No War on Drugs
The Central Drug Authority (CDA) is a statutory body that advises government on drug policies and strategies. There are better approaches to solving the problem than any failed war on drugs and the criminalisation and incarceration of users and addicted people. We state this clearly in the National Drug Master Plan 2019 – 2024 (NDMP) which was launched on 26 June 2020. (a copy is available on request).
What Edwin Cameron mentions is what the CDA has achieved in the NDMP. In developing the NDMP the CDA adopted a new strategy. For the first time we engaged in a consultative process with people with Substance use disorders (SUD). Those people who use drugs (PWUD) and inject drugs (PWID). The findings, used together with the latest research on treatment options for people with SUD, ensured that the proposals and plans were aligned and all inclusive. One of the Seven Pillars on the NDMP is the reduction of the bio-socio-economic impact of SUD and related illnesses on the South African Population. (Harm reduction)
In order to ensure harmonisation and enforcement of policies and laws, the CDA further consulted with the Justice cluster and the National Prosecuting Authority to facilitate effective governance of the alcohol, tobacco and other drugs supply chain (supply reduction). The consultations included the Departments of Social Development and Health to improve recreational facilities and diversion programs to prevent populations from becoming substance dependant. (Demand reduction). Substitution therapy is recommended and implemented with methadone made available for treatment. Applying the recognised triangle model of Agent, Host and Environment is helpful in building skills development strategies and involves studying cause and effect approaches. The model of Treatment, Cessation, Maintenance and Reintegration is used and repeated where necessary.
Edwin Cameron says that it is never too late for us to learn. Our maxim is rather that it is never too soon to learn. Cameron hasn’t recognised that we have indeed learned, investigated and consulted and have applied what knowledge we garnered, as stated above and in the NDMP.
The CDA adopted the concept in 2015 that the outdated demeaning terms such as junkie, coke-head, alcoholic, addict and other insulting names should no longer exist. Addiction is now regarded as ‘A recurring chronic disease of the brain which is treatable but not curable’. The CDA recognises the changing landscape and stated its position on cannabis in 2015. This was three years prior to the Constitutional Court Ruling.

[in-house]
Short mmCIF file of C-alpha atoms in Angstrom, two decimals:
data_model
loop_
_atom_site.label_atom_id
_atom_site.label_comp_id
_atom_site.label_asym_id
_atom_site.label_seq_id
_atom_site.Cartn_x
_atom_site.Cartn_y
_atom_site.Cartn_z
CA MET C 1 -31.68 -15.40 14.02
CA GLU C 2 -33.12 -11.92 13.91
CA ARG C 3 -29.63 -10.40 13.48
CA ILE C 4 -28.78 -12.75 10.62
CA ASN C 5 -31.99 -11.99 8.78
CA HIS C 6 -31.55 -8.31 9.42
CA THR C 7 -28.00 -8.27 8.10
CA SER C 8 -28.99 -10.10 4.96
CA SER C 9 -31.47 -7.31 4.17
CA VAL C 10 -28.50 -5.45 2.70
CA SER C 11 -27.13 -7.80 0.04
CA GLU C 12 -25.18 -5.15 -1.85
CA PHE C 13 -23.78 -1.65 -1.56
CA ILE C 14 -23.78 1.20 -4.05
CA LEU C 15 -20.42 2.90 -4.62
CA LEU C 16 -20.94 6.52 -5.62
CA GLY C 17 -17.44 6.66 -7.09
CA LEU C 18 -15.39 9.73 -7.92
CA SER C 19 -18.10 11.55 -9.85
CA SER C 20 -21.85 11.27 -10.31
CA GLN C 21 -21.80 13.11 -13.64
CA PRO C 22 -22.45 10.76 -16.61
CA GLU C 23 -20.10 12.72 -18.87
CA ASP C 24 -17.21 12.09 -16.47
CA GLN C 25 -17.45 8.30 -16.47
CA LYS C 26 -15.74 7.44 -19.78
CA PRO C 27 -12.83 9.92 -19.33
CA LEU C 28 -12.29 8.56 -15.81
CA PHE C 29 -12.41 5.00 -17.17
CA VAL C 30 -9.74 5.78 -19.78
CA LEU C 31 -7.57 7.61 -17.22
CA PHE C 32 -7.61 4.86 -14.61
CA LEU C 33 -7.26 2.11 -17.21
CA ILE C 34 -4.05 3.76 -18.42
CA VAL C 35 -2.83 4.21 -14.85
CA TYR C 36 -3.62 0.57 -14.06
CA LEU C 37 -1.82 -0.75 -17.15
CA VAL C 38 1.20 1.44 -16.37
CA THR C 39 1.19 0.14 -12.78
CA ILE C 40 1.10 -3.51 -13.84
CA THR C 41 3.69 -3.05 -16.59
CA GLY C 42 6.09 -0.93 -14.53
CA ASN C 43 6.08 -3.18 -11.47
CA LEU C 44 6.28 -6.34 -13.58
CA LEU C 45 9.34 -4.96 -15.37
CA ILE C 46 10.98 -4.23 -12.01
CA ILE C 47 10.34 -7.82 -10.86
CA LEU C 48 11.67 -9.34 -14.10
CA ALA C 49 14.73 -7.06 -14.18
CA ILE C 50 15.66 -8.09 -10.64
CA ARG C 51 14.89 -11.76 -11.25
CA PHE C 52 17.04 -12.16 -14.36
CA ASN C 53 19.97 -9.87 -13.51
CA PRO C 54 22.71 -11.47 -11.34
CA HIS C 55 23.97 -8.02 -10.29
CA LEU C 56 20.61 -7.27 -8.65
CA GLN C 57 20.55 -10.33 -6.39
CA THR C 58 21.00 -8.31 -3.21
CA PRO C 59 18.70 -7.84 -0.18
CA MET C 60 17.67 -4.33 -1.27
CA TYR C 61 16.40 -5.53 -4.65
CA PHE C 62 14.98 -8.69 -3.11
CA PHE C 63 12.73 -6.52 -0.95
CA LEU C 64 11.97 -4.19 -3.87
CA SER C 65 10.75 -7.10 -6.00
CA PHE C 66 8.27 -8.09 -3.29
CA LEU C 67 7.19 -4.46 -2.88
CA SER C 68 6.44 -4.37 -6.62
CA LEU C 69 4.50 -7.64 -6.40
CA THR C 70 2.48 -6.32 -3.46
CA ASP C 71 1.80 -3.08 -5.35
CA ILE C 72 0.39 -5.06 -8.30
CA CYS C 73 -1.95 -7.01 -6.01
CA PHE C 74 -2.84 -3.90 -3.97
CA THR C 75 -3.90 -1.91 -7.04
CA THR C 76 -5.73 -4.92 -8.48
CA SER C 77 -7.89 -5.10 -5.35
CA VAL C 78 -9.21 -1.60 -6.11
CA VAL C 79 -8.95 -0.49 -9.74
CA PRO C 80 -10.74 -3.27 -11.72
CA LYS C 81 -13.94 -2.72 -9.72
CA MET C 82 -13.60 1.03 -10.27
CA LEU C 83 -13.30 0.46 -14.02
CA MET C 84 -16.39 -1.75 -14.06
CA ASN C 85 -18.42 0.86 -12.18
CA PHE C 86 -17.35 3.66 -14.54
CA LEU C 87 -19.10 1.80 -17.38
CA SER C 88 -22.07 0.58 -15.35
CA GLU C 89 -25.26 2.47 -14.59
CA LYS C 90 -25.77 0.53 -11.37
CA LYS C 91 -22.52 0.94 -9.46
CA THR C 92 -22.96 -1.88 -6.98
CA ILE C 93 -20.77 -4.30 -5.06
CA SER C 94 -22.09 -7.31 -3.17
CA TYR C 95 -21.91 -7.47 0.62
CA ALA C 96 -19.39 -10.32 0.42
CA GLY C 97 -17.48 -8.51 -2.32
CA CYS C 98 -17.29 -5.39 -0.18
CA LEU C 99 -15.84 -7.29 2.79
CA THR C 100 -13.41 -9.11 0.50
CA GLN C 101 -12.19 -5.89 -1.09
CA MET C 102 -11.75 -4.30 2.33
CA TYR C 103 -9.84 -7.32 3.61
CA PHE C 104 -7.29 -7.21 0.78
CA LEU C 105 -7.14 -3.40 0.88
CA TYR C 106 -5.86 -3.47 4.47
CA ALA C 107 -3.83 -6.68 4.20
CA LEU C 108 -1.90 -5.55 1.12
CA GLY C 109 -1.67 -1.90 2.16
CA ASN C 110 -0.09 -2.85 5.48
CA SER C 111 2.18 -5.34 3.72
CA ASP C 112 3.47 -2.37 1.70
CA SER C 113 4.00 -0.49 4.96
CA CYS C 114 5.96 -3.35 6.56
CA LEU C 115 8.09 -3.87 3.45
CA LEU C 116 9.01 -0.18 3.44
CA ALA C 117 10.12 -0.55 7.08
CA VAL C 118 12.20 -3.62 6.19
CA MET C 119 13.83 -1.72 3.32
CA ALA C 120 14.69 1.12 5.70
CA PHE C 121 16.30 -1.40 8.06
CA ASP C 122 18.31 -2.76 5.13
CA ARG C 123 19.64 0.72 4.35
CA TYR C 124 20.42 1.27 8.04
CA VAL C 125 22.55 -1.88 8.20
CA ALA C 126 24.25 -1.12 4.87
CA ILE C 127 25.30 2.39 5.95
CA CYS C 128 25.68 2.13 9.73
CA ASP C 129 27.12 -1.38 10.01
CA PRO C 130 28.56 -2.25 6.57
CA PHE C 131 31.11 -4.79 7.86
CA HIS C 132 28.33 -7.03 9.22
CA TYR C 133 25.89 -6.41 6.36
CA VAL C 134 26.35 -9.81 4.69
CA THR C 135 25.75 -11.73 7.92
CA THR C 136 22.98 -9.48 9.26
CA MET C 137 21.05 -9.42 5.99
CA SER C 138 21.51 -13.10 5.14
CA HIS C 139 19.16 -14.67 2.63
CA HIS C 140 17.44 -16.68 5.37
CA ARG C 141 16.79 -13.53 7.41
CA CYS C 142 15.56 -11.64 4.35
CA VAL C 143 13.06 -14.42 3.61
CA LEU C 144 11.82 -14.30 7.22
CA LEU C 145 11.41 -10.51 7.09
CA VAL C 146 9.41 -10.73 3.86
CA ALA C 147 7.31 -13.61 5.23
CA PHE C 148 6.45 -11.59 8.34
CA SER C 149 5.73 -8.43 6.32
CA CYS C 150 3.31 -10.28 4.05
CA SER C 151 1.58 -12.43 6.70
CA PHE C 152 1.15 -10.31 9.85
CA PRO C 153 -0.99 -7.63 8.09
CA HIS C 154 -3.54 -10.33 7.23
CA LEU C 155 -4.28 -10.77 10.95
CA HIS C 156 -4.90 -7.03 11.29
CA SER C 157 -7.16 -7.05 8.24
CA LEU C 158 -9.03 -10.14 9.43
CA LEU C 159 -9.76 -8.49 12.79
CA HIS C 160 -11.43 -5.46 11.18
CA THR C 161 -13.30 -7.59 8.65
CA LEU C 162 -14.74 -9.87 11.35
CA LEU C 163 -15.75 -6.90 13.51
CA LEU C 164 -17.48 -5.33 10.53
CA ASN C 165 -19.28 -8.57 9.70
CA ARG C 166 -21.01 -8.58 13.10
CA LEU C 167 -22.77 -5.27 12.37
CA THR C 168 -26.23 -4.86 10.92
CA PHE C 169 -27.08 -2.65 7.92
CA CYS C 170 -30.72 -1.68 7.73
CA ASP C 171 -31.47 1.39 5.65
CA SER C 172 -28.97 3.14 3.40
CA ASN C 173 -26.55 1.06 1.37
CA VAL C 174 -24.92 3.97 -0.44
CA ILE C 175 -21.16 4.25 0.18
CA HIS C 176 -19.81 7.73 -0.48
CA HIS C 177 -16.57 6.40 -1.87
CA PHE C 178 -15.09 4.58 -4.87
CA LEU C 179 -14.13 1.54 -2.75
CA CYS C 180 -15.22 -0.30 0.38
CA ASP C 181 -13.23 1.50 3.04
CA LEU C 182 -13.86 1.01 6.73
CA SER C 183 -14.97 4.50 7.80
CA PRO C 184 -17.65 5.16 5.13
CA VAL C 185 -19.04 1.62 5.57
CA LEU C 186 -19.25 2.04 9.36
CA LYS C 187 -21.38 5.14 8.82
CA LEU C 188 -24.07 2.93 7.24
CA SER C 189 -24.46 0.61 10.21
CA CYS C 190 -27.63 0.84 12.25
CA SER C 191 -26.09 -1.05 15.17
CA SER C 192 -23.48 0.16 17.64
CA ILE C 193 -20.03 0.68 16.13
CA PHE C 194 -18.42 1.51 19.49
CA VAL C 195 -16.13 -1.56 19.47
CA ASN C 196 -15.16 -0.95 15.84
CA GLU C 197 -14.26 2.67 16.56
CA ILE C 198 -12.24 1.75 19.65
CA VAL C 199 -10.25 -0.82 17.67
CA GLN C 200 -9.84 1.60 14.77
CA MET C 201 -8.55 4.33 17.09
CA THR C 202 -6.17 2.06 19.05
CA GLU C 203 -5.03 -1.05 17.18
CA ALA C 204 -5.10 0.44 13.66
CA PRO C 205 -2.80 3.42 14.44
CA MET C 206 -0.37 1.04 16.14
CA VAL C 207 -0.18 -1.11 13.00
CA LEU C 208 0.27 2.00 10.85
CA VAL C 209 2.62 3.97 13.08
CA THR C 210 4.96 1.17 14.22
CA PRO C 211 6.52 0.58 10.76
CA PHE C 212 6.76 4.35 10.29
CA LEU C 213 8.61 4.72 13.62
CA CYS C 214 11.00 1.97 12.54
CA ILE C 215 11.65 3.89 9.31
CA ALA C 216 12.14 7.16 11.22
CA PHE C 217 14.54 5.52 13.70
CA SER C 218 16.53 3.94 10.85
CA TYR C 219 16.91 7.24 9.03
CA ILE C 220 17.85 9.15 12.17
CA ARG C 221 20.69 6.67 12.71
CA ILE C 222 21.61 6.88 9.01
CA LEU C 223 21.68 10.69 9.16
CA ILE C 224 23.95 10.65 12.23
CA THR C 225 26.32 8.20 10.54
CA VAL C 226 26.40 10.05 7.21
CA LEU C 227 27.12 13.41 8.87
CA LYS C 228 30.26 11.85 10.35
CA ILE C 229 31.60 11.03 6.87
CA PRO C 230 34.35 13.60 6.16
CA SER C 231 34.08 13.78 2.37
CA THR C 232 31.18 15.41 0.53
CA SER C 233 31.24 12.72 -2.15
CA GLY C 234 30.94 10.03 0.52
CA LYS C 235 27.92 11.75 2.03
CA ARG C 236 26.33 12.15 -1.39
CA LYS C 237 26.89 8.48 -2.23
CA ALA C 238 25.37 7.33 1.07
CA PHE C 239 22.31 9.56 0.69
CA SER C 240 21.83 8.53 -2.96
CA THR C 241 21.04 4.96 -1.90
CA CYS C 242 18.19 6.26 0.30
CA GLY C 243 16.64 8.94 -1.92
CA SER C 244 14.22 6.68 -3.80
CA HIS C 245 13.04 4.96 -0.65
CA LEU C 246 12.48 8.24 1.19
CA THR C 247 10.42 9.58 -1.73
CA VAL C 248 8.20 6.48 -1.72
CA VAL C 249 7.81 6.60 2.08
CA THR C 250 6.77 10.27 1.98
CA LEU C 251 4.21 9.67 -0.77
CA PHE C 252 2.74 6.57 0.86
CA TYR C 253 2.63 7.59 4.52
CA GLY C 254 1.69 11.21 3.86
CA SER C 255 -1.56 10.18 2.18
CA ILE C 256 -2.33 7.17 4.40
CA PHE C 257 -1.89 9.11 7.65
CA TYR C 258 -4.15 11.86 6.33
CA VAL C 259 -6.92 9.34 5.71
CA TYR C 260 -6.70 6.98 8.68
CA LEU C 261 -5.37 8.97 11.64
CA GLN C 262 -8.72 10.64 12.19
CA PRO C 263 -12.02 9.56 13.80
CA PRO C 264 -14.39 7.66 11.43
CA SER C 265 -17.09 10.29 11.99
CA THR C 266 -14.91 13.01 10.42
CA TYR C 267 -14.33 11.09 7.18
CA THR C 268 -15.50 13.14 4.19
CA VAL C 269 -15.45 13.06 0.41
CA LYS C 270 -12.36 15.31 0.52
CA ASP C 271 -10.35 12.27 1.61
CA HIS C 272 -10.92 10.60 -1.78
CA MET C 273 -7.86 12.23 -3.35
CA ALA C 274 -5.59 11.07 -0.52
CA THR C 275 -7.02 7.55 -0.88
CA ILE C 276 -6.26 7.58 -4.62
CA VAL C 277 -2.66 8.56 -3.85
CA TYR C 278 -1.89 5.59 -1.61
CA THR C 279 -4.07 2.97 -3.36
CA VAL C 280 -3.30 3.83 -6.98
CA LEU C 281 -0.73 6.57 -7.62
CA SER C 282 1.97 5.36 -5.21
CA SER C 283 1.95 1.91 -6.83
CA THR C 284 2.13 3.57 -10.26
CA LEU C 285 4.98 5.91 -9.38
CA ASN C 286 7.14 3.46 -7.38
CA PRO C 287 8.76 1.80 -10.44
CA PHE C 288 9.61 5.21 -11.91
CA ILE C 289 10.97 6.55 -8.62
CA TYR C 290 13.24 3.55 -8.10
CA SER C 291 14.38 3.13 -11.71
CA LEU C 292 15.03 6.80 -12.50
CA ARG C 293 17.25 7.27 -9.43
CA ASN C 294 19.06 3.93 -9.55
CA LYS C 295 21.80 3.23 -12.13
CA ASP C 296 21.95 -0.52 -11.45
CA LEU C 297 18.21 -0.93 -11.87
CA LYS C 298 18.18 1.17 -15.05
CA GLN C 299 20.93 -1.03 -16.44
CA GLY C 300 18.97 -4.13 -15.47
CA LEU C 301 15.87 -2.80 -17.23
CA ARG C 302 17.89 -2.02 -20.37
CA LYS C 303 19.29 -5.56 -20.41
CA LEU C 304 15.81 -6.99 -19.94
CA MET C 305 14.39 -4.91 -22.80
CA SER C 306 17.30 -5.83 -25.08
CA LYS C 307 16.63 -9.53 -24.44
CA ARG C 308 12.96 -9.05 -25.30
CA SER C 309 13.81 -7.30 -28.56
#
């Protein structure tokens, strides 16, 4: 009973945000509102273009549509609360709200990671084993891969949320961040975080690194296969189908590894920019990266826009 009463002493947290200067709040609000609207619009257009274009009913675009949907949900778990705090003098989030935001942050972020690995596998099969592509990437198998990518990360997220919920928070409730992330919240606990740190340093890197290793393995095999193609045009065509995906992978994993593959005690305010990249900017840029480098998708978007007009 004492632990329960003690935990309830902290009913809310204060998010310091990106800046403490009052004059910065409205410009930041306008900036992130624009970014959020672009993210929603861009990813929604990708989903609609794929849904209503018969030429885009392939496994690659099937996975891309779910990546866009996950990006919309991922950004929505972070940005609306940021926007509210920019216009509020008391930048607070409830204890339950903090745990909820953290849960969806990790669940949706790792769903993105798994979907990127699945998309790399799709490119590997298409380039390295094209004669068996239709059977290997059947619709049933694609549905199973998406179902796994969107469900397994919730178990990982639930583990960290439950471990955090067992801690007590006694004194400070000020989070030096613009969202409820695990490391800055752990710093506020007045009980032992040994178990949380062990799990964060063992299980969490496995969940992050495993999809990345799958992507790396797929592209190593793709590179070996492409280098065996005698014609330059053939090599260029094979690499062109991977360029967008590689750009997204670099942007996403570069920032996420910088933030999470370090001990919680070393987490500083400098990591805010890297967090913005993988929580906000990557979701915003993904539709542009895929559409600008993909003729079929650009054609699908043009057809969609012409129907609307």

First, data on smoking cannabis indicates that this practice is unhealthy; it is linked to cardiovascular and respiratory disorders, as well as to cognitive impairment and mental disorders.
Second, given the significant public health problem represented by cannabis, particularly highly potent cannabis, its use should be prevented, and its continued use treated, using evidence-based approaches.
Third, components of cannabis have been suggested effective in a few medical conditions such as refractory seizures, and access to medical marijuana may therefore be needed.
Fourth, cannabis is safer than alcohol and many other substances and policy regarding cannabis should reflect this key point.
This position was confirmed, expanded on and published in the SA Medical Journal in June 2016. (Vol. 106. No. 6 page 579)
It is imperative that Parliament finalises their current work on amending certain sections of the Drugs and Drug Trafficking Act 140 of 1992, this month. The Constitutional Court ruling of Sept 2018 stipulated that changes must be made within two years. If Parliament fails to complete the legislative process and ensure that the President signs the amendments into law, then chaos is likely to reign.
It remains important that we pursue all the avenues open to us in order to achieve our objectives of Harm reduction, Demand reduction and Supply reduction. One of the avenues which must be investigated is the model successfully adopted by Portugal in the decriminalisation of drug use (as mentioned by Edwin Cameron). This recommendation was table by ExCo member Peter Ucko (Chairman of Communications and Marketing) and supported with further recommendations by David Bayever (CDA Chairman), in 2014. No progress was made and efforts of the CDA were hampered by bureaucratic processes, lack of commitment within the department and lack of funding. As a result many people whose lives might have been saved, have died. Ghana was the first African country to introduce a similar model.
There are two major solutions to this problem. Most importantly the separating on the Central Drug Authority from administrative control within the DSD and its establishment as a separate independent entity, and full funding to cover all the activities are the responsibility of the CDA. The establishment of the CDA was first recommended by independent consultants Deloitte and Touche in July 2010. Proposed amendments to the current Act started in 2017, and at this time it seems unlikely that amendments to, or the introduction of a replacement Act, will be complete before the end of 2021. Speed is of the essence. To address all the severe drug problems which we face and to answer the many questions raised in the joint meeting of the Portfolio Committees on Social Development and Health in order to save lives, requires quick and decisive actions by the legislators.
For more Information contact:
David Bayever: Chairman – Central Drug Authority
Peter Ucko: ExCo Member & Chairman CDA Communications and Marketing
Linton Mchunu : Acting Director General DSD